Quoting, Paraphrasing, and Summarizing
Quotations, paraphrases, and summaries serve many purposes.
You might use them to:
provide proof or credibility to your own writing
refer to work that leads up to the work you are now doing
give examples of two or more points of view on a subject
add depth or breadth to your writing
What are the differences between quoting, paraphrasing, and summarizing?
Quotations must match the source document word for word, and must be attributed to the
"That Americans are getting heavier is especially hard to deny the day after Thanksgiving. But America's
weight problem has less to do with holiday binges than with everyday choices and circumstances," a New
York Times editorial states.
Paraphrasing is putting the ideas of another person into your own words using your own
sentence structure. A paraphrase simplifies a selection, it does not necessarily shorten it.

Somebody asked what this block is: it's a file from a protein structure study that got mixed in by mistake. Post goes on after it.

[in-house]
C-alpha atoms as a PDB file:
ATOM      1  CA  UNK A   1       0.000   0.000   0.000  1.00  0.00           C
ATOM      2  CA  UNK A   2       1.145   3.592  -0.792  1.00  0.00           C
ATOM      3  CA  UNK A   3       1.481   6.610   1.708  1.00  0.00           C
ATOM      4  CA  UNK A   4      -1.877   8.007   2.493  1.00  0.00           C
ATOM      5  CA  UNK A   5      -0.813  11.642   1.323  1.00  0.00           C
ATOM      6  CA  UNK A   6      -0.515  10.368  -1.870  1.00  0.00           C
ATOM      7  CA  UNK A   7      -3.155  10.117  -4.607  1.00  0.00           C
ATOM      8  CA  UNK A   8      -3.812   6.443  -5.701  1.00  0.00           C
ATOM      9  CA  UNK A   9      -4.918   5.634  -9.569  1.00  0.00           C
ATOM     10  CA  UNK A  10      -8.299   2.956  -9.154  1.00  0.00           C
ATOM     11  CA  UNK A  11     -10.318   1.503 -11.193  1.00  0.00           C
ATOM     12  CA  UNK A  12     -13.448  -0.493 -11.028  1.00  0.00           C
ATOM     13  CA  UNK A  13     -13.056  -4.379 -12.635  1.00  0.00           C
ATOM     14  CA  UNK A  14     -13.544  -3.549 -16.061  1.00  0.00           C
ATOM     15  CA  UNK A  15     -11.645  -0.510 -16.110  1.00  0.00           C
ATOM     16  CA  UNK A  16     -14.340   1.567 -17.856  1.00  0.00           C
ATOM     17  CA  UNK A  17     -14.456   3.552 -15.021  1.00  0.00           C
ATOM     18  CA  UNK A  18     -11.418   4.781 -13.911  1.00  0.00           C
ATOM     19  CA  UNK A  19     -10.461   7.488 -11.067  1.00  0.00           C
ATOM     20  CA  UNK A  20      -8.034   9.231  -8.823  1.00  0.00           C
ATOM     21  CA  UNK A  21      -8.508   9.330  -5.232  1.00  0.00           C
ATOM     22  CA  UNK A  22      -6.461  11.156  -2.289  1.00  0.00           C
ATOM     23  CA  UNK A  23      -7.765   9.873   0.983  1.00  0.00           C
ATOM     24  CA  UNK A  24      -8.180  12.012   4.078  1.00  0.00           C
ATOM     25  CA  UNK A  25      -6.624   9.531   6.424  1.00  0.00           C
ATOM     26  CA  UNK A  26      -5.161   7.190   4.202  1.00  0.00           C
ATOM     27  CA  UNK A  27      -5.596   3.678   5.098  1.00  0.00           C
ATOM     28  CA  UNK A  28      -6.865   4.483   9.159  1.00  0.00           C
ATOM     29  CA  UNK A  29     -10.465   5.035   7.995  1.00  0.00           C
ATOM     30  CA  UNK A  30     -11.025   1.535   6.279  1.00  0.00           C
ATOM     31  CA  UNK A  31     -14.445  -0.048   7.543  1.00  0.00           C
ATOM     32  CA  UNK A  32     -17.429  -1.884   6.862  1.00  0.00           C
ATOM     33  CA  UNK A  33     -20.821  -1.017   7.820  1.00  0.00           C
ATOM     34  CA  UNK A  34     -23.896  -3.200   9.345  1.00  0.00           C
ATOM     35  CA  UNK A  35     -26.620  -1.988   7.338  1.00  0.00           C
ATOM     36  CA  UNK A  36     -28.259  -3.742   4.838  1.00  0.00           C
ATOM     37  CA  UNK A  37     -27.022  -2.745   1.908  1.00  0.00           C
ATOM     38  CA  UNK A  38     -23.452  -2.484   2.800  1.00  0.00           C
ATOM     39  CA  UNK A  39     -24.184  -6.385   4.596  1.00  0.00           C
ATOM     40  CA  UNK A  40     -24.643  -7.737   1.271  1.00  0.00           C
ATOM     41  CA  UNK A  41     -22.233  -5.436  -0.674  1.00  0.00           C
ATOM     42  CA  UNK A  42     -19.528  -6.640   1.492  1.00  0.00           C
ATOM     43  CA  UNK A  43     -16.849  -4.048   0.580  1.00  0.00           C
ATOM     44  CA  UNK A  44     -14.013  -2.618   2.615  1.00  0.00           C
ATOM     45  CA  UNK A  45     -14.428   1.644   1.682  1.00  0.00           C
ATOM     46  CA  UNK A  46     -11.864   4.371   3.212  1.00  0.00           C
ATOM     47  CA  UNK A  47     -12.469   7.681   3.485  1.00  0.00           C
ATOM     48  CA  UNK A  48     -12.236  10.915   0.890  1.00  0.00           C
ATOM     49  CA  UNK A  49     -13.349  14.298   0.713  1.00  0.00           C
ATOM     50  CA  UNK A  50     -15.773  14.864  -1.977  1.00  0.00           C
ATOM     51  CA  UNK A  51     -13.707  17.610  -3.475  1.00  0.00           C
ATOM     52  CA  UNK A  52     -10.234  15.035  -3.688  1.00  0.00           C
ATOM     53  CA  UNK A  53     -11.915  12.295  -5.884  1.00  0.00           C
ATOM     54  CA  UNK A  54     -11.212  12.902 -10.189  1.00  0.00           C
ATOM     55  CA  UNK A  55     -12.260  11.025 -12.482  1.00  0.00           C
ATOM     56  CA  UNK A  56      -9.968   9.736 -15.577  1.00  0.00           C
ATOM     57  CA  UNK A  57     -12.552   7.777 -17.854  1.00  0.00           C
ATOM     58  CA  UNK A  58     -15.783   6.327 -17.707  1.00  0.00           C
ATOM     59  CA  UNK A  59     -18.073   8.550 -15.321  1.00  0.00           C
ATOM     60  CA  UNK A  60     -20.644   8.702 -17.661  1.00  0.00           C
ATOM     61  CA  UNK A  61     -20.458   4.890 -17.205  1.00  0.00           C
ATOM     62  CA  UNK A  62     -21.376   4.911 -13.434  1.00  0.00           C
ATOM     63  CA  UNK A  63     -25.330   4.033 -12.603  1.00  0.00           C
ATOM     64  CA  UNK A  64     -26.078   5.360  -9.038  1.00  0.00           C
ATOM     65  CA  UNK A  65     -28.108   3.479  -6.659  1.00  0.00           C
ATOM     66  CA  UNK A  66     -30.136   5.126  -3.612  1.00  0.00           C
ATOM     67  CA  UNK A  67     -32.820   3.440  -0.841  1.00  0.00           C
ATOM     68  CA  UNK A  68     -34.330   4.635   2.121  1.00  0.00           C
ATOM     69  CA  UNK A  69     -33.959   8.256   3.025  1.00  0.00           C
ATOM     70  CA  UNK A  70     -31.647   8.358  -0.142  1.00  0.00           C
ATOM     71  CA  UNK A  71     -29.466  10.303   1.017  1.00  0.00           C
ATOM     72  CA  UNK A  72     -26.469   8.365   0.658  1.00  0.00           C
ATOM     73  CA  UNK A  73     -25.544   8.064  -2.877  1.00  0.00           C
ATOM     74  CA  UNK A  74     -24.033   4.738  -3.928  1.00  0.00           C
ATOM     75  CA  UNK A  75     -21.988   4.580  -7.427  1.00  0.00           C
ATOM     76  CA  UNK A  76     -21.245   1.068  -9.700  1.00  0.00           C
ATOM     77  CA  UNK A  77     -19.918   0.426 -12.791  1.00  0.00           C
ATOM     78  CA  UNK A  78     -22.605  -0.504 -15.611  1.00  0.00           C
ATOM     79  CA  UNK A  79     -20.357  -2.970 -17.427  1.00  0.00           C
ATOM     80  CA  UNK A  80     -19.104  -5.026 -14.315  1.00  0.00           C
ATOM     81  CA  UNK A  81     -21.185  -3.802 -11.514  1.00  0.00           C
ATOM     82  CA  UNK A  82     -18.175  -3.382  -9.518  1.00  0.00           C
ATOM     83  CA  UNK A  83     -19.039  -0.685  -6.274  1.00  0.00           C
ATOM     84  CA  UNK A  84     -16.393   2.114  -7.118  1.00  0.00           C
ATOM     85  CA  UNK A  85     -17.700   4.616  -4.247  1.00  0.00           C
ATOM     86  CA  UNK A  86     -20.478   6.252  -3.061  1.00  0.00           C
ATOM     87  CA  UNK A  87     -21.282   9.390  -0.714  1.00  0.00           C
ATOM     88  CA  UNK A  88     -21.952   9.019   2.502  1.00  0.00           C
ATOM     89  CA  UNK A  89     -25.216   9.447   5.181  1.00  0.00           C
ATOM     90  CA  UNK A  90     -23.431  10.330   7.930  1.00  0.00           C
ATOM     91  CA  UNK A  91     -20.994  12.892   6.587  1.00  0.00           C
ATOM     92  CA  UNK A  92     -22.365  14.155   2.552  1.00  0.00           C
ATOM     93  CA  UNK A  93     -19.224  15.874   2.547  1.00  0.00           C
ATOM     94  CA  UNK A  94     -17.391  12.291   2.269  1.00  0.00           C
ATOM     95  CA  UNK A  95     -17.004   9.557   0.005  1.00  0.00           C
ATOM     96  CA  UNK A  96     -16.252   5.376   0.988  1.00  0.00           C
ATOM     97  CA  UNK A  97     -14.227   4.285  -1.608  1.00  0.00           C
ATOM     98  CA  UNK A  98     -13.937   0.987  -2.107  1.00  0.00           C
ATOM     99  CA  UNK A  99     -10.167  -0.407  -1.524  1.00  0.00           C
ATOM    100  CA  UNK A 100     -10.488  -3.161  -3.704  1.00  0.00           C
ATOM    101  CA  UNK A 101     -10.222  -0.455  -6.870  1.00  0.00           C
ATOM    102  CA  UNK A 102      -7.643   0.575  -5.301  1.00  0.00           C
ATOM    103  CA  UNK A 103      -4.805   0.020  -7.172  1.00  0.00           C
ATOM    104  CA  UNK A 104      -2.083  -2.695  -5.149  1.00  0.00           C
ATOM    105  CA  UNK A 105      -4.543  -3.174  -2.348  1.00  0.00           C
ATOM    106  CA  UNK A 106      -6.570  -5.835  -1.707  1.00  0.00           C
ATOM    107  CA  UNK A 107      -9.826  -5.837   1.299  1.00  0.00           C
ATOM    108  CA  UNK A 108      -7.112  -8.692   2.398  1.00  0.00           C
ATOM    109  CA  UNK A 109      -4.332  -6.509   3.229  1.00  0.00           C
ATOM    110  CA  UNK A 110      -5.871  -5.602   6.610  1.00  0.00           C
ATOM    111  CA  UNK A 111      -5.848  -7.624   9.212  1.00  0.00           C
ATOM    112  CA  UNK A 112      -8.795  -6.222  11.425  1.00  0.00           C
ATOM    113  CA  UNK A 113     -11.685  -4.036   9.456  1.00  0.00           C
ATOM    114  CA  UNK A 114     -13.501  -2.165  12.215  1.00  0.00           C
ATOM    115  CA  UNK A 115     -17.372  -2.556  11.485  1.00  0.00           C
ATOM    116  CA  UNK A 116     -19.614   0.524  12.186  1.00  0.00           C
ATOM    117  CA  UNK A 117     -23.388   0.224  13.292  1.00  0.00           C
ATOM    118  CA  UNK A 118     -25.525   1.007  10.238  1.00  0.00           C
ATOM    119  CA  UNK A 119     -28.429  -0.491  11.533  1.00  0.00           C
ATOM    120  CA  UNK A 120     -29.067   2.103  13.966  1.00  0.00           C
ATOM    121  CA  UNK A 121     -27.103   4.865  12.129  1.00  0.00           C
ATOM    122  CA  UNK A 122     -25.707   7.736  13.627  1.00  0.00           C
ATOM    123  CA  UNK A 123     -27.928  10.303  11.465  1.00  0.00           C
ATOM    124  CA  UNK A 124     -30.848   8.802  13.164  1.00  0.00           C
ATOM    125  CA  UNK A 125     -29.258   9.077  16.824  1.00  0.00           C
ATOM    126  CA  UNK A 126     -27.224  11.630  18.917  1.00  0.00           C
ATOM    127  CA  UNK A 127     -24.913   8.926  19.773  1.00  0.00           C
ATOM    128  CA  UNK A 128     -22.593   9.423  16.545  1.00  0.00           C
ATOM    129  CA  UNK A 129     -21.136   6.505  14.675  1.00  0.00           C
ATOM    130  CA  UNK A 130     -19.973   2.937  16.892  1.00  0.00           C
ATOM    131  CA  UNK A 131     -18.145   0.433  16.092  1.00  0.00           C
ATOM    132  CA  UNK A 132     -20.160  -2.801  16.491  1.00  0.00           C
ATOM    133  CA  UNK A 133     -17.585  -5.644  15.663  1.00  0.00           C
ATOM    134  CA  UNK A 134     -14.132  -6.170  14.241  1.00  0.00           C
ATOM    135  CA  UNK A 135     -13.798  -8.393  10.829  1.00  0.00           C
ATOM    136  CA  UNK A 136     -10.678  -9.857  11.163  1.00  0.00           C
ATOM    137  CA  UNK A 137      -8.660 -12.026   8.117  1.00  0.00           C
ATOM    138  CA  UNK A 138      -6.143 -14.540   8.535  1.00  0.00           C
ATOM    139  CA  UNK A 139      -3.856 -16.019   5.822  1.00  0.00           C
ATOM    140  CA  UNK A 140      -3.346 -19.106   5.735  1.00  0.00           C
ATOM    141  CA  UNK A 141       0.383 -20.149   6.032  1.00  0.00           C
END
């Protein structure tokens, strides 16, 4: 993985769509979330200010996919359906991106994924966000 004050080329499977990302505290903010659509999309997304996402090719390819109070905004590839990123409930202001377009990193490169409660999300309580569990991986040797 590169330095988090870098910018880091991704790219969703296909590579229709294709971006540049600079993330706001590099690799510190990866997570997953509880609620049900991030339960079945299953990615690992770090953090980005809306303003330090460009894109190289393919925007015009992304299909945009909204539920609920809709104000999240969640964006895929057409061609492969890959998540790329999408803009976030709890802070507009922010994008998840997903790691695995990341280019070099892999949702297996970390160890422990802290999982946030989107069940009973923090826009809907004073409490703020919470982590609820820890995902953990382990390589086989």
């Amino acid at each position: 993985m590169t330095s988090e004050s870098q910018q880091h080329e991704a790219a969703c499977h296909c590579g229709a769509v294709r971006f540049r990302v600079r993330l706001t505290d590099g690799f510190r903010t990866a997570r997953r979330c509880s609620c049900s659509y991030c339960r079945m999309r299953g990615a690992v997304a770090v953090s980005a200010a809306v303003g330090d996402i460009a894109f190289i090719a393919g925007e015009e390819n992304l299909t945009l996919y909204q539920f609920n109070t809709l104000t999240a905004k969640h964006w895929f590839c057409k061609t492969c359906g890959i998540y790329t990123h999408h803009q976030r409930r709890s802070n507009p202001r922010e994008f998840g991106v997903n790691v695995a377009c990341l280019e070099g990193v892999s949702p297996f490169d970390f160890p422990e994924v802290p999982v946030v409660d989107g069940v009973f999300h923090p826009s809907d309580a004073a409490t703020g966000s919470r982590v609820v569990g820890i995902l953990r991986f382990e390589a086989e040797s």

Paraphrased material must also be attributed to the original source:
In the New York Times editorial on youth obesity, the writer explains how the poor's choice of cheap, high-
calorie food versus affordable, fresh, nutritious food may have a greater influence on obesity than genetics.
To summarize, you must put the main thoughts or ideas into your own words, but it is
only necessary to include the "main points." Summarizing cuts a selection down to about
one-third of its original length. Its purpose is to shorten a passage without sacrificing its
basic meaning. Once again, it is necessary to attribute the ideas to the original source:
A New York Times editorial describes how choice and circumstances influence America's problem with
obesity more than overeating.
Paraphrased material is often somewhat shorter than the original, and summarized
material usually significantly shorter.